Lessons from the Tempting of Jesus

Mike Johnson

There are three accounts in the Bible of the temptation of Jesus. These are found in Matthew 4:1-11, Mark 1:12-13, and Luke 4:1-13. Matthew and Luke give the more detailed account.

The accounts tell us that Jesus was tempted by Satan after he had fasted in the wilderness for 40 days. Satan tempted Jesus three times. First, he told Christ to turn stones to bread. Then he told Jesus that if He was the son of God, He should cast Himself down from the pinnacle of the temple to prove His claim. Third, he took Jesus to a high mountain and told Him that he would give Him all of the kingdoms of the world if He would fall down and worship him. Each time Jesus resisted the temptation of Satan.

There are some important lessons which can be learned from the temptation of Jesus. Let us consider them.

1. Jesus met the temptations by using God’s Word. Jesus quoted Scripture to Satan each time He was tempted. He did not rely on miraculous power to resist temptation, nor did he hear a “still, small voice.” He had to resist temptation just like we do— He employed God’s Word. Today, when we are confronted with sin, we need to rely on the Scriptures. We need to ask ourselves, “What do the Scriptures say?”

2. Jesus knew what righteousness was. Jesus was not ignorant of the Scriptures. Today, we must have a knowledge of what the Bible says so that we can resist temptation. How do we avoid sin if we do not know what sin is? We must learn God’s Word (II Tim. 2:15).

3. Jesus practiced what he knew. It does little good to know what is right and not practice it. Most Christians can do a lot better in resisting temptation if they will only practice what they already know. Christians often know they are doing wrong at the time that they sin. It is usually a matter of practicing what is already known. We must be doers of God’s Word and not just hearers (Jas. 1:22)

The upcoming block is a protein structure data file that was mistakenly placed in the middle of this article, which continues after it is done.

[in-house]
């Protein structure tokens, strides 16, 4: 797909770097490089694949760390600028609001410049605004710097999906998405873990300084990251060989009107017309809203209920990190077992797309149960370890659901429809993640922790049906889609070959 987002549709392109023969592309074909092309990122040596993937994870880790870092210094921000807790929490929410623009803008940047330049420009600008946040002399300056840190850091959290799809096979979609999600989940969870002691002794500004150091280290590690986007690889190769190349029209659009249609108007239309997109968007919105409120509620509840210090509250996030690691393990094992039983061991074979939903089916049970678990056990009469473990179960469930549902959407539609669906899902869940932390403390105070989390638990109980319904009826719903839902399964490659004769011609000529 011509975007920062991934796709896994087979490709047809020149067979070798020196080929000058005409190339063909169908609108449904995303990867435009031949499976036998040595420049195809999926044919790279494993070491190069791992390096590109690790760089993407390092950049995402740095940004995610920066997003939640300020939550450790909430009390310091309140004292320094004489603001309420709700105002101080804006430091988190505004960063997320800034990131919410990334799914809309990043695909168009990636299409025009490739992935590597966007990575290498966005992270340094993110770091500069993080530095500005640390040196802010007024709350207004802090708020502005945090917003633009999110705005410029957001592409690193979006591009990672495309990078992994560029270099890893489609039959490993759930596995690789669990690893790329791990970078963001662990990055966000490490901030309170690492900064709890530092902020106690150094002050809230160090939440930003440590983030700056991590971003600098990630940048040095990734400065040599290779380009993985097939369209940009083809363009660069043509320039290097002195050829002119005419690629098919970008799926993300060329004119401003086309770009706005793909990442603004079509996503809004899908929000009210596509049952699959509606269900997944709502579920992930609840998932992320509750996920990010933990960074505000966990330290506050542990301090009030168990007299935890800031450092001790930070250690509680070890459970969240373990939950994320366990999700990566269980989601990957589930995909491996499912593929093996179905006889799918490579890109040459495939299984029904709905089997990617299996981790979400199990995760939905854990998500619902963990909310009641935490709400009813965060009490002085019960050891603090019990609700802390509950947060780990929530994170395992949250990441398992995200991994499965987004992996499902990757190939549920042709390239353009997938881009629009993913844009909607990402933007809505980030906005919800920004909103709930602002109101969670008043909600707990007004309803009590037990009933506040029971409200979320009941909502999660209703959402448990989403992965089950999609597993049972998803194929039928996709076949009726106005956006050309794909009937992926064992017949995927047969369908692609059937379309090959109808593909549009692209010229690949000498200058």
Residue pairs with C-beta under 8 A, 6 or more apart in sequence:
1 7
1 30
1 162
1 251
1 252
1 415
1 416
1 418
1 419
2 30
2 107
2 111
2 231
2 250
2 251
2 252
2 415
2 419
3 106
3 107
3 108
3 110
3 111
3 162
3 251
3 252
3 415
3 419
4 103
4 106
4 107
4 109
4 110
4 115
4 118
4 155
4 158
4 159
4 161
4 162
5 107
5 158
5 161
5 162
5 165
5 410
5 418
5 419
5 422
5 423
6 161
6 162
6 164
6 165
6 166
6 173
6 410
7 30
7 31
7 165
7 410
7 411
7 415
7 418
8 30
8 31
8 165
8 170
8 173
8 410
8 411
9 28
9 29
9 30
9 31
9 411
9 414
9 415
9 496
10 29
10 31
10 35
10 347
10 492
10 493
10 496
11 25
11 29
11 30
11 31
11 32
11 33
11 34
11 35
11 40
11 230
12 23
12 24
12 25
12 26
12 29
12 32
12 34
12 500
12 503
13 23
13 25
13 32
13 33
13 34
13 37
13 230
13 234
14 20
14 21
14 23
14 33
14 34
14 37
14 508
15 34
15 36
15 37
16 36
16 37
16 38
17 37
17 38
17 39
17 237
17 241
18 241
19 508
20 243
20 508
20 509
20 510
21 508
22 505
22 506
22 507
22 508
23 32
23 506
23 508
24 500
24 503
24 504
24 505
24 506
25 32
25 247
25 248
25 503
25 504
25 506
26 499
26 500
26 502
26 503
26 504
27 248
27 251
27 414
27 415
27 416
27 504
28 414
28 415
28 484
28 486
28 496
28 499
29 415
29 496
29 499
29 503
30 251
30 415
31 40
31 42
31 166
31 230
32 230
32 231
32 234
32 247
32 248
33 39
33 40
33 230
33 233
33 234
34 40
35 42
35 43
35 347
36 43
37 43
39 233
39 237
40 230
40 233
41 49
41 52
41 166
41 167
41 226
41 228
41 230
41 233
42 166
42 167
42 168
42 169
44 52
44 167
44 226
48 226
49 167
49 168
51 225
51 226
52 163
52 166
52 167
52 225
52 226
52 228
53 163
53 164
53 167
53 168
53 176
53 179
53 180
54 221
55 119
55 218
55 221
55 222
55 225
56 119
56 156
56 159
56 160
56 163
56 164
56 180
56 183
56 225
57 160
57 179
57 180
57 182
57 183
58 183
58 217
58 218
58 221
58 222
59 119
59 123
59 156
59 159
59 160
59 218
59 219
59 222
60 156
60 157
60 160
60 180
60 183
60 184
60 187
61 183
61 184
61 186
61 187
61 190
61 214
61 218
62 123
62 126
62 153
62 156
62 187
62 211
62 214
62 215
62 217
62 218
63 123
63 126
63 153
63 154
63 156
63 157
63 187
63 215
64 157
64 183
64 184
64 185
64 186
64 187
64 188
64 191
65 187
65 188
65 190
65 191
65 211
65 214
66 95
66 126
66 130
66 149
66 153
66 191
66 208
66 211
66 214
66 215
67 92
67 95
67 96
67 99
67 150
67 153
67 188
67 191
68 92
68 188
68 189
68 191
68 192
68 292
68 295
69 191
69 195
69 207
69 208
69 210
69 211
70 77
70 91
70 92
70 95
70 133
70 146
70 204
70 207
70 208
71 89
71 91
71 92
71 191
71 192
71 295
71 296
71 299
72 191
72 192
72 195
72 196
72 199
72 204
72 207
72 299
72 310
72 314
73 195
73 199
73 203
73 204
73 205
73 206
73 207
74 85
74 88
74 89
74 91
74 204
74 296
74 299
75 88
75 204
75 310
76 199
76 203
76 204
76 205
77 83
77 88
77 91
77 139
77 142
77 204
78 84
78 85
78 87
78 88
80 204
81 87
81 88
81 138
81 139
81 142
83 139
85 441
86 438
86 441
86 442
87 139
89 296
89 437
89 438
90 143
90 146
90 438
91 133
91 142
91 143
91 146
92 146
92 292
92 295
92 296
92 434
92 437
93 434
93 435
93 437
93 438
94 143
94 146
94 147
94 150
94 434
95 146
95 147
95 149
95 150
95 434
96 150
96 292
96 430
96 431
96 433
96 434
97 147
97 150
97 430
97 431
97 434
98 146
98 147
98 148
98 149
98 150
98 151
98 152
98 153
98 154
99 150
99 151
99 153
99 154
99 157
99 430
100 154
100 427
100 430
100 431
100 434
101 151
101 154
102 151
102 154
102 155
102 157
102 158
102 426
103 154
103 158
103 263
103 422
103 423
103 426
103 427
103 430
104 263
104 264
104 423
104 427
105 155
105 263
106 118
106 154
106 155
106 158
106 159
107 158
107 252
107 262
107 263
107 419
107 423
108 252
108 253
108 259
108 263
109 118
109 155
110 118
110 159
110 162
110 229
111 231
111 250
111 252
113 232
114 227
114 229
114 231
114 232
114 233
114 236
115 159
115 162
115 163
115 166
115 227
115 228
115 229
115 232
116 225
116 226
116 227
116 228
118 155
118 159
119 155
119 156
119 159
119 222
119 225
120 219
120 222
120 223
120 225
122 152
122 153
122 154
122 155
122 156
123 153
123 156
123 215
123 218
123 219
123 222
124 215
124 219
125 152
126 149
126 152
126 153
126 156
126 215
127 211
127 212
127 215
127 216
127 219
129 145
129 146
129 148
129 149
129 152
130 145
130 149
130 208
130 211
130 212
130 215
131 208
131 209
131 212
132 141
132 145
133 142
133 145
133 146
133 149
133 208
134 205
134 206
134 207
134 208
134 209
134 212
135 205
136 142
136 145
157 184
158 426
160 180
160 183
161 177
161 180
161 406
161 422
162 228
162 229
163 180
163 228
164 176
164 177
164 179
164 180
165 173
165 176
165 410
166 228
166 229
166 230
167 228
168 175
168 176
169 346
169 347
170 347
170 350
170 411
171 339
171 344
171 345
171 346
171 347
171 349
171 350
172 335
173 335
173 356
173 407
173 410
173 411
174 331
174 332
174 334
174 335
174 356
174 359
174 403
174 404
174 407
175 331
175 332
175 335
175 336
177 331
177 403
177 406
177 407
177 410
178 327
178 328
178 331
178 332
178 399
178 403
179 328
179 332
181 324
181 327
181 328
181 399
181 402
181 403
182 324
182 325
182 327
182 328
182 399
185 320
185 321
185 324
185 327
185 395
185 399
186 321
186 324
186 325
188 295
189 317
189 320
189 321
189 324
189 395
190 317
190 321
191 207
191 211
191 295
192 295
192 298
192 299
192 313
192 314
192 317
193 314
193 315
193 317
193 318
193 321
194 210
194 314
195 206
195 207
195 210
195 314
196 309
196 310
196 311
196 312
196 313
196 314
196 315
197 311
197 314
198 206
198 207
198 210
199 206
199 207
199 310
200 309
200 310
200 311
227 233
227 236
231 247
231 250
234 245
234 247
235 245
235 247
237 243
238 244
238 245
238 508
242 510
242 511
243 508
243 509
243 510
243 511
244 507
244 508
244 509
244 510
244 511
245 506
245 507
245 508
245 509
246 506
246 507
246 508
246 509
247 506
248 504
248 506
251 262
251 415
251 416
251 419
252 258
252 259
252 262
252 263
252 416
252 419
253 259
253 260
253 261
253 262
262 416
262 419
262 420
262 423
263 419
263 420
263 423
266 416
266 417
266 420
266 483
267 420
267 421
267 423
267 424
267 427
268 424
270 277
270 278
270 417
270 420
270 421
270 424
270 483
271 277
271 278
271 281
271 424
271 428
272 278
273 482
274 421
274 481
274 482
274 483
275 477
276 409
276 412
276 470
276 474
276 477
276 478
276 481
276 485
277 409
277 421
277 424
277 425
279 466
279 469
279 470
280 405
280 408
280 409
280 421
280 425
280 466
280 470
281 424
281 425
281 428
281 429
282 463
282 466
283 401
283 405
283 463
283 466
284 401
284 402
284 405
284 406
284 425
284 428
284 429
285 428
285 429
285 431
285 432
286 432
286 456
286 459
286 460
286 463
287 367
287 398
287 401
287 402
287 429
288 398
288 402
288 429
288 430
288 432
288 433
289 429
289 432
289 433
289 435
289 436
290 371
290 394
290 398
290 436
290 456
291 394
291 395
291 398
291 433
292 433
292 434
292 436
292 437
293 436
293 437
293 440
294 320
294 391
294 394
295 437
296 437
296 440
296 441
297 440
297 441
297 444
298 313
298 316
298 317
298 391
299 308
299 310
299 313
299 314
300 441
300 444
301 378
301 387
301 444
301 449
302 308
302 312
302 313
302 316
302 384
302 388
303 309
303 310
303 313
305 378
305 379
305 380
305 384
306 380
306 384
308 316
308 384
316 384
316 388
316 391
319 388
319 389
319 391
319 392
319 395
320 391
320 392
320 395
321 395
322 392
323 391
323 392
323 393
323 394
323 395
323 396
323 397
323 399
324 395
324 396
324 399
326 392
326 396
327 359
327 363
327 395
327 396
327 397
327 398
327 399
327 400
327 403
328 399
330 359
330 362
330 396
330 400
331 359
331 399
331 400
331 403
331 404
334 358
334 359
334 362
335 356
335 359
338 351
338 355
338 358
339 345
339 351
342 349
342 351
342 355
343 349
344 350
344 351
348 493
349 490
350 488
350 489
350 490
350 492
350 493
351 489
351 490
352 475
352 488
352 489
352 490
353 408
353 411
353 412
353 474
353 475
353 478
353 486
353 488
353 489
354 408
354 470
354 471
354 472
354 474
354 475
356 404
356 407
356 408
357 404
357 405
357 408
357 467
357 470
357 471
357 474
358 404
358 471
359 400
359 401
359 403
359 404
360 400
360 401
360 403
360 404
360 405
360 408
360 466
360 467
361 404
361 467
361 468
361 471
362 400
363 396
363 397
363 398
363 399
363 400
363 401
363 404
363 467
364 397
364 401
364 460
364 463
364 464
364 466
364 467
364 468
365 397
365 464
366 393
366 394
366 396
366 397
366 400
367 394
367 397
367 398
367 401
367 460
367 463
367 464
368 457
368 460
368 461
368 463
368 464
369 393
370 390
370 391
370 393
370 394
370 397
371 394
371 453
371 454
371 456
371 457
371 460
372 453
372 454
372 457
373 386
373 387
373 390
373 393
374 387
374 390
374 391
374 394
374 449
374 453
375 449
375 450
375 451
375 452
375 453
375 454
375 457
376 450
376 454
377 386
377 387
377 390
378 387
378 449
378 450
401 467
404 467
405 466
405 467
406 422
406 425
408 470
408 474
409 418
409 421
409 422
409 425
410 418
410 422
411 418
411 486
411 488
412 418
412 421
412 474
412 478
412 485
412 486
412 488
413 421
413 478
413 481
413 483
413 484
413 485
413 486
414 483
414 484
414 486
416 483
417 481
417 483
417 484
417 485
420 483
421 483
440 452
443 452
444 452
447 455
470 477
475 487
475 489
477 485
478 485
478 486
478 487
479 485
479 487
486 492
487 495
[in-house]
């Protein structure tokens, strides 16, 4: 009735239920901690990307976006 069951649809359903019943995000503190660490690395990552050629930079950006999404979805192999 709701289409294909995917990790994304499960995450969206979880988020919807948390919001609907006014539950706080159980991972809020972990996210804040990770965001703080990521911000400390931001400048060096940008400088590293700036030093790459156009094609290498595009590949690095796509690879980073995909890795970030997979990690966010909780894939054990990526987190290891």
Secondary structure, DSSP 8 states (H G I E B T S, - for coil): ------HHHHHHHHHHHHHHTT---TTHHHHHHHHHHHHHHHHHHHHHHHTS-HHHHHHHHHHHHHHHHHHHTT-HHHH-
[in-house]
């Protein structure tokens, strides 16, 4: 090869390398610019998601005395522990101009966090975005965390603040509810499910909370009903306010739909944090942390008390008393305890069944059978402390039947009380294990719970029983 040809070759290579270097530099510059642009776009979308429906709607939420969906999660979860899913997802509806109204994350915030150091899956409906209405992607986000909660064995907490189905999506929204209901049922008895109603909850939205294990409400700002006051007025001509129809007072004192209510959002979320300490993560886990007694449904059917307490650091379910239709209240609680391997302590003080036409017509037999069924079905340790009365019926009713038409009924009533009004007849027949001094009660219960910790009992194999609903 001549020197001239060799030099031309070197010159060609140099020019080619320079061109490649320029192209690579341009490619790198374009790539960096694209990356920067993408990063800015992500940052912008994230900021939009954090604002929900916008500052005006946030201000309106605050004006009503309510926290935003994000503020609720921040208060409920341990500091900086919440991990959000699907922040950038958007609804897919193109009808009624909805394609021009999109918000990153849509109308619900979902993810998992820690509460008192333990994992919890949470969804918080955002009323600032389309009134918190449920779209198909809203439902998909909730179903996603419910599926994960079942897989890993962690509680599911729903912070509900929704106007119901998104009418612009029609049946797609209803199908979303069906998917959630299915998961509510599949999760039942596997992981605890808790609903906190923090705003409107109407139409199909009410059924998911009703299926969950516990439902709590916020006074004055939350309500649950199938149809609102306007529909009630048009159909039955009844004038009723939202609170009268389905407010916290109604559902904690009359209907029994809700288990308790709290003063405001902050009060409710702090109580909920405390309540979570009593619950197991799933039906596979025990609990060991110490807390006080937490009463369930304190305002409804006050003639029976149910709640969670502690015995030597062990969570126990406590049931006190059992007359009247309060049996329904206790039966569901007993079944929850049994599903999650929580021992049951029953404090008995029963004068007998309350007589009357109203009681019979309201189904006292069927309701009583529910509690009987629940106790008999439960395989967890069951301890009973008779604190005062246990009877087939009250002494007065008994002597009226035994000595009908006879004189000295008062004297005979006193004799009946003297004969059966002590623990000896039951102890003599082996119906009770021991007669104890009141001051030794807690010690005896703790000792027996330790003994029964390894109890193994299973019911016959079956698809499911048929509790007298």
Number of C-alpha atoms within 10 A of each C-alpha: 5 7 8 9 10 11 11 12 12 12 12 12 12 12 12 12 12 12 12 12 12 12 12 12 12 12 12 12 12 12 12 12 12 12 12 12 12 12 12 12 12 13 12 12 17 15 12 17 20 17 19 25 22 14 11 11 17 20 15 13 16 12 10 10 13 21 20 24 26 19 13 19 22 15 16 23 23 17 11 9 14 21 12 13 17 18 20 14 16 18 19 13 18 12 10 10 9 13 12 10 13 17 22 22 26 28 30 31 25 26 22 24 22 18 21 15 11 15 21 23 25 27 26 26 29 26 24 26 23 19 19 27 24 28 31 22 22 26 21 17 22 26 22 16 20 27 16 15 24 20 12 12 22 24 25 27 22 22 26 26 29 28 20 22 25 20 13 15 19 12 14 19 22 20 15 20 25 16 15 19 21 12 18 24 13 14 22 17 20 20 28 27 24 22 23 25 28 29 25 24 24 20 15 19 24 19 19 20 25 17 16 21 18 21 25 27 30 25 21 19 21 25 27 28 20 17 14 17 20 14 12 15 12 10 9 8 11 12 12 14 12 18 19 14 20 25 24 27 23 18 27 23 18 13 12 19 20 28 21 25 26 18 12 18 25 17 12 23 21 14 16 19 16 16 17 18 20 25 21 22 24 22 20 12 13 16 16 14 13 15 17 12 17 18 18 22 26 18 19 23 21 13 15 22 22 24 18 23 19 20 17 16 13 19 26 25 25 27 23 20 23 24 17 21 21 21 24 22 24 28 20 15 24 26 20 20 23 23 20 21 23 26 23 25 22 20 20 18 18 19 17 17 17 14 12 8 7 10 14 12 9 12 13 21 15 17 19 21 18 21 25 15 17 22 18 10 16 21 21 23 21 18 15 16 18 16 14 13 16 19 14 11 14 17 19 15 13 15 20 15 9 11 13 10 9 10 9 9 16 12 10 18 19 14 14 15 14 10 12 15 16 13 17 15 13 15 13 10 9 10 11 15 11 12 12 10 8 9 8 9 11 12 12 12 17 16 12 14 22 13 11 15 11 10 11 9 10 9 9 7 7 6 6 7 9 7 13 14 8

4. Satan also quoted Scriptures. At one point in the temptations, Satan quoted Scripture to Jesus after Jesus had quoted Scripture to Him. Satan misused the Word of God to try and get Jesus to do wrong. Someone can misuse God’s Word today. II Peter 3:16 speaks of some who had wrested the Scriptures to their own destruction. A person can misuse God’s Word to try and prove that “wrong” is “right.” We must, of course, examine God’s Word so we can learn if it is being correctly taught (Acts 17:11).

5. Temptation is not sin. Jesus was tempted, but he did not sin (Heb. 4:15-16). A person may contemplate a wrong action and then dismiss it. That is temptation, but it is not sin. We must, however, quickly resist and put aside all temptations.

6. We cannot blame our sins on our human bodies. Sometimes when people sin, they try and justify themselves by saying, “I’m only human.” We cannot excuse our sins by saying we live in a human body. Jesus had a human body; yet he did not sin. Even though we are all “only human,” we must still avoid sin, and when we do sin, we must accept responsibility.

7. There is no temptation too great. Jesus had to face some very difficult temptations, and yet He resisted. Today, a temptation may be very difficult for us to face. However, no temptation is beyond our capacity to resist. I Corinthians 10:13 says, “ . . . God is faithful, who will not suffer you to be tempted above that ye are able . . . .” James 4:7 says, “Submit yourselves therefore to God, resist the devil, and he will flee from you.”

8. Temptation will continue. Jesus had to face more temptation after His experience in the wilderness as Satan did not give up on trying to get Jesus to sin after his initial failure. Luke 4:13 says, “ . . . he departed from him for a season.” The same principle is true today. A person may successfully resist temptation during a given period of time, but this does not mean he will never be faced with temptation again. I Peter 5:8 says, “Be sober, be vigilant; because your adversary the devil, as a roaring lion, walketh about, seeking whom he may devour.” We can never let our guard down.